It's the spookiest time of the year, and with that comes some major prepping for your kid's Halloween costume, dreaming up ideas for spooky treats and getting them ready for the most ghoulish of parties.
Amid all the spooktacular preparations, it's important to start planning the not-so-fun stuff: rules and emergency procedures to ensure everyone has a safe time.
We talked to child developmental pediatrician Dr. Adiaha Spinks-Franklin of Texas Children's Hospital about planning the perfect Halloween night shindig - keeping communication seamless with both parents and the little guests, and ensuring everyone has a good and safe time. This also applies to parents who are chaperoning a group of rowdy kids and taking them trick-or-treating.
At the Party
"First of all, parents of children need to be aware of what the rules for the party are so everyone is on the same page," says Dr. Spinks-Franklin. For example, it's important to know whether no sharp, long accessories or certain kinds of face makeup are going to be allowed. Props should be short so they don't hurt anyone else (You don't want anyone accidentally poking someone in the eye with that fake sword!) If everyone is adhering to the rules, kids won't feel like they're unfair.
As a host, you should make your expectations clear to both parents and kids and have a direct way of communicating with the parents all night long. Adults should communicate what these rules are beforehand to their kids. It's not up to the host to have to introduce kids to the rules for the very first time.
Next, it's up to you to ask parents what their expectations are and if there's anything you need to be aware of, like allergies or dietary restrictions.
"The adult who is planning the event needs to have information about the severity of each allergy as well as an emergency plan," says Dr. Spinks-Franklin. That means having any epi-pens or benadryl dropped off with the kids.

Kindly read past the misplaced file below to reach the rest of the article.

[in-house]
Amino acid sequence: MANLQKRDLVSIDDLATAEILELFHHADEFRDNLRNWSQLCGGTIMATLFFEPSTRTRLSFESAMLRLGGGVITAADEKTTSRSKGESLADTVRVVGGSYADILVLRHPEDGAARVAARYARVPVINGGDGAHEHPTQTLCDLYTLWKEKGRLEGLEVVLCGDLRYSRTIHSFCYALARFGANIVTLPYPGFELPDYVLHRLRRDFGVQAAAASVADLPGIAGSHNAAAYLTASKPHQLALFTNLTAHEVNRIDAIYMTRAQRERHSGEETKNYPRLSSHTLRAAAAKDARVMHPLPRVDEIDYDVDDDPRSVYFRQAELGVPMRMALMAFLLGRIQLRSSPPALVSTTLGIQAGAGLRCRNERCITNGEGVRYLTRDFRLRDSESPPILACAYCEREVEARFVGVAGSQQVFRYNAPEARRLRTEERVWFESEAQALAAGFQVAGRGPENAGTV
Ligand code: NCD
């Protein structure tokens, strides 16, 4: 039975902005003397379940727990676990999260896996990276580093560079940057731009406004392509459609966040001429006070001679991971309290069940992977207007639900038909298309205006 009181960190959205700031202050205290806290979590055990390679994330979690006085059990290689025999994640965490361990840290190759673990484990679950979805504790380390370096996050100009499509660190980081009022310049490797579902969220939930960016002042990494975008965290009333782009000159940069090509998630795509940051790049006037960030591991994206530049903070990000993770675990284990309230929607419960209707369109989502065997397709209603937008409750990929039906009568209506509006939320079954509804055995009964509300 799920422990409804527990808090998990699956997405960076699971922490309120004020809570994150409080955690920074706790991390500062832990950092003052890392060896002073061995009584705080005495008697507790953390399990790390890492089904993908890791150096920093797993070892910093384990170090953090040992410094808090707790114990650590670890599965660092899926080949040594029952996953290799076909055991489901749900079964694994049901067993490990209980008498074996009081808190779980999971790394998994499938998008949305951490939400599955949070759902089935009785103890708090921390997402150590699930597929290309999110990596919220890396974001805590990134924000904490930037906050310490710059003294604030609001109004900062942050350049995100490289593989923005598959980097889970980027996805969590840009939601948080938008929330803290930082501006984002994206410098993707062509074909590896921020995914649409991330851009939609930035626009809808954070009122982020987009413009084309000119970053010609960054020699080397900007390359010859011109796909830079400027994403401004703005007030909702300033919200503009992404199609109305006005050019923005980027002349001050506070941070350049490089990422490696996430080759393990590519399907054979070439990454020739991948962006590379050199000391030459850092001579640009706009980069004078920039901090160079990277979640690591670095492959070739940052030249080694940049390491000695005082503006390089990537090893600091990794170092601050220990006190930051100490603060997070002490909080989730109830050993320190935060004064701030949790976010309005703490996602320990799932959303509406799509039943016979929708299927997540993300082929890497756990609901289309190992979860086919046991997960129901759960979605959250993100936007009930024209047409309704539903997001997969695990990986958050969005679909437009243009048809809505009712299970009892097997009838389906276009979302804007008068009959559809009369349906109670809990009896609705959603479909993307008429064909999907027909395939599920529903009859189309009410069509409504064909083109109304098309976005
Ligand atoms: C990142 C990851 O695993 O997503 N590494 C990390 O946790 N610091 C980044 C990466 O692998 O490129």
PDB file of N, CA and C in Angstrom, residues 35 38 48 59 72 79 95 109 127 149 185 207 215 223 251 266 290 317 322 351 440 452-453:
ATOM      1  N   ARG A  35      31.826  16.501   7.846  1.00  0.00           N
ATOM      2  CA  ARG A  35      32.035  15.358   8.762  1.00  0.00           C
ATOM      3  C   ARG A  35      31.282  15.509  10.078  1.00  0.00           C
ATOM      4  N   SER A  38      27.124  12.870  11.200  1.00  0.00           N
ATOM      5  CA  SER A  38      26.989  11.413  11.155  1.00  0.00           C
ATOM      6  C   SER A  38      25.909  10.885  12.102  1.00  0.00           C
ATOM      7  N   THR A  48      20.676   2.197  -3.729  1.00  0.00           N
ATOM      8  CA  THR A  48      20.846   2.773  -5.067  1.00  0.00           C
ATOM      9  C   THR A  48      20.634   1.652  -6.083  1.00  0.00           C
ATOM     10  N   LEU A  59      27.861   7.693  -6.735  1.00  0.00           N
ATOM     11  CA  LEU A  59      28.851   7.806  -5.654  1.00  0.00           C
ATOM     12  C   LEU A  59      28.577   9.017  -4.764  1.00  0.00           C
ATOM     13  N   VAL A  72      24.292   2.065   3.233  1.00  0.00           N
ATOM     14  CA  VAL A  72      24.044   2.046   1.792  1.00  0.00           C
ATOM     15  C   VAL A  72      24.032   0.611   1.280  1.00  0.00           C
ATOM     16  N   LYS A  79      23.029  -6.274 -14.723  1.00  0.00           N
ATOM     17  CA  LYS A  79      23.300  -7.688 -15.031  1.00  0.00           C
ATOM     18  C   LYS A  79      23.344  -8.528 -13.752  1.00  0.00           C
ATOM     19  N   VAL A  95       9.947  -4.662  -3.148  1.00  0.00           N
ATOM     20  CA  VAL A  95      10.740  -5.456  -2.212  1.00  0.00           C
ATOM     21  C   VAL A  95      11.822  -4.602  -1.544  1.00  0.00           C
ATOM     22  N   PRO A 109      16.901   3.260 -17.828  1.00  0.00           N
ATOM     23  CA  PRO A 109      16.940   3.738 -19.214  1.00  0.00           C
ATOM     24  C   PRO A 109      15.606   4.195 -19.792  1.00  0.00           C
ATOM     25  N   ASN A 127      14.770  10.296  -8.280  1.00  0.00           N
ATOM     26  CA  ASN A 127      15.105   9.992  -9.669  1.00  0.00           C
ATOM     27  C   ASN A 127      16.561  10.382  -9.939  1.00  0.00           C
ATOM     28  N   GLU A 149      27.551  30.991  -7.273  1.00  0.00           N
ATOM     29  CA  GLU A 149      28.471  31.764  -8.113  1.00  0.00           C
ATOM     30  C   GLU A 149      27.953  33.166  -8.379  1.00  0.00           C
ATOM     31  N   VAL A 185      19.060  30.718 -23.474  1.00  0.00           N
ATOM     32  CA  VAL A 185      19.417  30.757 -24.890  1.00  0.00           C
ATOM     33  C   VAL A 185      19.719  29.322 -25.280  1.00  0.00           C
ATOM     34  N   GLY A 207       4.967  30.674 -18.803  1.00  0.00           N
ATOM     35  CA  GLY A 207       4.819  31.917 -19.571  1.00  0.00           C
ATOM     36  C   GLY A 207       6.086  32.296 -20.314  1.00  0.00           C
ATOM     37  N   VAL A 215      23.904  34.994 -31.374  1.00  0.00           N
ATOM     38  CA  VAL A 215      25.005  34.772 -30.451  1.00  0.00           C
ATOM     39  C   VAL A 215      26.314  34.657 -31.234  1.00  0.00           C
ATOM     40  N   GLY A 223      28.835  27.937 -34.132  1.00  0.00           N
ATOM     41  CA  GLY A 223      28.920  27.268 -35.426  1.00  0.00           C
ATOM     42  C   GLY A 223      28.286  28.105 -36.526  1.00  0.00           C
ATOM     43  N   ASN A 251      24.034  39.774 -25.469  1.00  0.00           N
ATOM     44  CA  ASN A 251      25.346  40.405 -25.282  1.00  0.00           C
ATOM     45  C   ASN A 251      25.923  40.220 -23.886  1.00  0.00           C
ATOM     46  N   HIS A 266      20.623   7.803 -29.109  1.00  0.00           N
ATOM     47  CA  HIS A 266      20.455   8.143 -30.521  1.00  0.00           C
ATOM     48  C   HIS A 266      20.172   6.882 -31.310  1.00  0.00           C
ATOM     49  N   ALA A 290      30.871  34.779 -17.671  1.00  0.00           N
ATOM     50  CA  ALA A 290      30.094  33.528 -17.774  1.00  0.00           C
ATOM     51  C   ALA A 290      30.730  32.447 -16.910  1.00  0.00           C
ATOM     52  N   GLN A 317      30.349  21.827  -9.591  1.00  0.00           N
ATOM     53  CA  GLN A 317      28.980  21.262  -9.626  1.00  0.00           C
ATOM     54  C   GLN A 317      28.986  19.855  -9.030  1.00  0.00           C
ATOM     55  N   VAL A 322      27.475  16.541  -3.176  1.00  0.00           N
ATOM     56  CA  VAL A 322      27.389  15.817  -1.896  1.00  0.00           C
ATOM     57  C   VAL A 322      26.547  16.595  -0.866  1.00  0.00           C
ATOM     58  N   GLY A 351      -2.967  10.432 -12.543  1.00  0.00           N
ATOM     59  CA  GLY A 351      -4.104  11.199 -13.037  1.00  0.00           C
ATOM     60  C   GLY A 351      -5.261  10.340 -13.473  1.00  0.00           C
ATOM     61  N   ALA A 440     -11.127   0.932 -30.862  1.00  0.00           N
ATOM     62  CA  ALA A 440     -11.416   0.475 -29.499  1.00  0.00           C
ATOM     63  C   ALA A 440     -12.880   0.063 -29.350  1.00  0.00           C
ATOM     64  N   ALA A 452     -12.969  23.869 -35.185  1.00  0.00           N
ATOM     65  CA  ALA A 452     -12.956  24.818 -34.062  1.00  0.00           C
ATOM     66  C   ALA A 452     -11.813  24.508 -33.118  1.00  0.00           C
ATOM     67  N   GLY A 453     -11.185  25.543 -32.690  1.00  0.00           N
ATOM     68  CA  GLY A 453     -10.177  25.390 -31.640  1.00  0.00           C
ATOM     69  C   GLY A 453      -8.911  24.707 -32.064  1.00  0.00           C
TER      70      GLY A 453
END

Once the kids are arrive at the party, they should be divided into age-appropriate activities and groups.
"For example, there should not be a race where a 12-year-old kid is racing a six-year-old kid," says Spinks-Franklin. The same goes for scary movies that might not be appropriate for younger kids.
If this is a strictly indoor party, an adult needs to be monitoring doors and exits to keep kids from slipping outside and getting into to mischief. If any activities are outside, there need to be multiple chaperones keeping watch. At the beginning of the party, have each kid assigned a buddy to check in with a couple times during the night. You can use brightly colored tape to keep track of all your little guests.
Bringing a big group of kids trick-or-treating? Don't worry! With a few easy tips, you can ensure everyone will have a fun and safe mission to find candy!
Stand in the back so you can direct the kids where to go. It's better to be in the back where you can see everyone than in the front and not be able to see everyone at all times. Before you go out, put brightly colored tape on kids' costumes so they're easy to see. Give everyone a "buddy" that they should keep track of at all times. Sometimes it's also helpful for the buddies to walk pairs. If you have a group of younger kids, make a game out of it by having a rope that everyone needs to hold on to. At various times of the night, play games like rhyming or make up a story where each kid comes up with a different word to keep listening for their own part.
Finally, make sure you are aware of any kids who have allergies and check their candies before they are allowed to eat them.